Teaching the Youth to Be Community-Oriented
Majority of parents can’t even convince their kids to tidy up their bedrooms, so it’s impossible to encourage teenagers to dump their computers and work on an “impossible” endeavor, right? Maybe not. There are approaches to inspire them to go out of their self zones and develop concern for the world around them.
If you’re a parent, these steps can help you mold your teens into responsible and community-loving adults in the future:
1. Give them autonomy.
How would you probably like it if someone were to always breathe down your neck whenever you move? That’s exactly the way most teenagers feel. Adults can get quite defensive when this point is raised, saying their kids have to act more responsibly before they can be given autonomy. Truth is, it’s the opposite that is actually true: how can they act more responsibly if they are not given the chance? If anything, psychological inquiries have revealed that when you place more trust in someone, he is more likely to do as you would like him to.
2.Show real empathy.
Empathy is not just “putting yourself in another’s shoes” or being a very good listener. It’s actually feeling the emotions of the other. If your child just lost his cat, you don’t empathize by saying, “I understand.” To empathize is to grieve with him. If your teen is scared of looking “uncool” when volunteering, it shouldn’t be simply accepted as “teens being teens.” Empathy requires decisive action, such as taking steps to make volunteering cool.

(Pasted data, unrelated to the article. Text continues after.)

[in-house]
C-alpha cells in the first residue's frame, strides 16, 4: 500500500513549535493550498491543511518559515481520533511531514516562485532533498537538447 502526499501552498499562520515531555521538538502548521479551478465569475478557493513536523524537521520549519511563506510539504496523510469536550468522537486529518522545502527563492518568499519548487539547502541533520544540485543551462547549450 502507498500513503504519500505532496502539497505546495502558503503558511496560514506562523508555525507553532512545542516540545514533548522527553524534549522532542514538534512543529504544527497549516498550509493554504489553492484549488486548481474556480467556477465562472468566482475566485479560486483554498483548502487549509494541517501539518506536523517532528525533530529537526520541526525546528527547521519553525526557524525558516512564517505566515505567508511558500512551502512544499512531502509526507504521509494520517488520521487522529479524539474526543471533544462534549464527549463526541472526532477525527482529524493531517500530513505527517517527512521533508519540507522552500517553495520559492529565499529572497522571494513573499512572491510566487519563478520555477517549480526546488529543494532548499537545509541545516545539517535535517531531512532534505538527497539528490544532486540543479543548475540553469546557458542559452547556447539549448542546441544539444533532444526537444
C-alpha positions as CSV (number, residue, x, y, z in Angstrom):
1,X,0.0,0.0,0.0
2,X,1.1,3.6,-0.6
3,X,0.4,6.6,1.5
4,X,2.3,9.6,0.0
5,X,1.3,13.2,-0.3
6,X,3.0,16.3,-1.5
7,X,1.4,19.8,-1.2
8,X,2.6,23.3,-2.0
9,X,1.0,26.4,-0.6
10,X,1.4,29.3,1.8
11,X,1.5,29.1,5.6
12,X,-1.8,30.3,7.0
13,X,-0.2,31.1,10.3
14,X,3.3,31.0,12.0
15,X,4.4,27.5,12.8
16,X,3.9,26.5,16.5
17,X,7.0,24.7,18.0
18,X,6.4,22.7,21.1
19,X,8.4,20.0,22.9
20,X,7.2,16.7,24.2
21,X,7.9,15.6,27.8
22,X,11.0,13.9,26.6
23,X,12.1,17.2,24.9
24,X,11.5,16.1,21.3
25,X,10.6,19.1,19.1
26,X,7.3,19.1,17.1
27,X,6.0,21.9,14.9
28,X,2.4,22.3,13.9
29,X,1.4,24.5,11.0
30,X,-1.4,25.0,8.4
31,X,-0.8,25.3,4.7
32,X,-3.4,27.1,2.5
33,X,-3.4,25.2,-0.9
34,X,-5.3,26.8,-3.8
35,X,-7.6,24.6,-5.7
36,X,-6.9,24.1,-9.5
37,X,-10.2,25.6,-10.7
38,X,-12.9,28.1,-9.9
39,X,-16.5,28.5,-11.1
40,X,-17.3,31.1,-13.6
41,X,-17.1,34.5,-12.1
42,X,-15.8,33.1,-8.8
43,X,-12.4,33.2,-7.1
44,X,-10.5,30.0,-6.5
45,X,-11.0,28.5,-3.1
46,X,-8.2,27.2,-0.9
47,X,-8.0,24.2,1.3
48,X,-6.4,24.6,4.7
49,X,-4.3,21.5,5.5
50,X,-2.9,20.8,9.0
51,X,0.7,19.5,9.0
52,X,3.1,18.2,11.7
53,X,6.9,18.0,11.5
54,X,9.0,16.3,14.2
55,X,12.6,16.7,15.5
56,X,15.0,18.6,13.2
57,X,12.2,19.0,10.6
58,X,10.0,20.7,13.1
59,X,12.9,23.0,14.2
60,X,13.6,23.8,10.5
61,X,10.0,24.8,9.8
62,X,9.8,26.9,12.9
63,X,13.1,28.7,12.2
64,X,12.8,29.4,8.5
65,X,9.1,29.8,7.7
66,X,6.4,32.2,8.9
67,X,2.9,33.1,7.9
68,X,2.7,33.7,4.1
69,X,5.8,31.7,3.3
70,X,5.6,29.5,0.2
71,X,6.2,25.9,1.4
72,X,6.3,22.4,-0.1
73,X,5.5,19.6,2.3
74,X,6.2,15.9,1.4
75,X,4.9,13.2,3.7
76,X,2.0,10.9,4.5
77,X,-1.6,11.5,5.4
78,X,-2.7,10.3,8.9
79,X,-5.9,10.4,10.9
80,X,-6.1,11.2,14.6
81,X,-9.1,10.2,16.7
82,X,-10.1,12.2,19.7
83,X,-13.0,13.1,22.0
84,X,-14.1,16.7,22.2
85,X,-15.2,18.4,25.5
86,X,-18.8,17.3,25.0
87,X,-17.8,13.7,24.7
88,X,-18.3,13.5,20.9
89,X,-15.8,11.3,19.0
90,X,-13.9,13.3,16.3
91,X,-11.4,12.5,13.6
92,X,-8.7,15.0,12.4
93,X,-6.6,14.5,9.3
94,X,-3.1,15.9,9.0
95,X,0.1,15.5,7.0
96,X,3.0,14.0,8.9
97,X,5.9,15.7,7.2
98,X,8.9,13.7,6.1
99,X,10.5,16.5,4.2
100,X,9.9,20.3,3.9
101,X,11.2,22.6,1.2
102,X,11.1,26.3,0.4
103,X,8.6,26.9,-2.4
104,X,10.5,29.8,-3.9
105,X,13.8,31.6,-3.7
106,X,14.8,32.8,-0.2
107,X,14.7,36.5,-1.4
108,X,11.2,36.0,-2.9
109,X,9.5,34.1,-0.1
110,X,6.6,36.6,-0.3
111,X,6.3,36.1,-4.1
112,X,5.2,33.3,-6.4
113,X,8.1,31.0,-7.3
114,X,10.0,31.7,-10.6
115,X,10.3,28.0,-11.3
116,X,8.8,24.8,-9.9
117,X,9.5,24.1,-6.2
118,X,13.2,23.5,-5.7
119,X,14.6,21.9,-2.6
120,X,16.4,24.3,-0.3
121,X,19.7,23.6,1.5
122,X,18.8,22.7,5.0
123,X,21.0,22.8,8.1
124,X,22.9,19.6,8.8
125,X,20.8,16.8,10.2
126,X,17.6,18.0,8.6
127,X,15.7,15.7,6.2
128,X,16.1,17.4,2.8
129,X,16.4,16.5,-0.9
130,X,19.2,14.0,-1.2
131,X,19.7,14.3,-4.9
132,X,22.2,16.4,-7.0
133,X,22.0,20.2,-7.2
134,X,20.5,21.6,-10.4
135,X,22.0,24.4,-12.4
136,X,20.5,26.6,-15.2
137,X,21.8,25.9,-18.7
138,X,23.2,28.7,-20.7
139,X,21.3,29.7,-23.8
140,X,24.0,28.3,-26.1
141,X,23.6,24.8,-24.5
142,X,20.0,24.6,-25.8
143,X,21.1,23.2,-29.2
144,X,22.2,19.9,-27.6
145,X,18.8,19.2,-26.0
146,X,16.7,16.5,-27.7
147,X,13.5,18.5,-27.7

3. Set a good example.
Kids have never been superb at listening to their parents, but they have always imitated them. And there’s a biological logic behind that. Ever heard about mirror neurons and their influence on group behavior? Here’s the bottom line: don’t expect your teens to do what you personally wouldn’t.
4. Appreciate their efforts.
Feeling like they’re invisible to you is a perfect way to douse their motivation. After all, why pitch in when you feel like nothing’s changed? This is why it’s critical that you communicate to them that their work is highly valued. And you have to say it to each of them, and not merely address a group.
5. Give them a meaningful purpose.
Why do these teens have to do all these things? Is it to make their parents happy or proud? Is it to get a chance to be close to someone they like? To gain some kind of points for their grades? Each of those is poor motivation. Try explaining to them how the youth’s service can contribute to the overall good of your community, and what the possibilities are if they don’t show up. This is good motivation because a purpose in life is one of the most crucial factors of psychological as well as physical health. Proof is retiree volunteers living longer lives and being less likely to suffer depression compared to others who’d rather stay at home.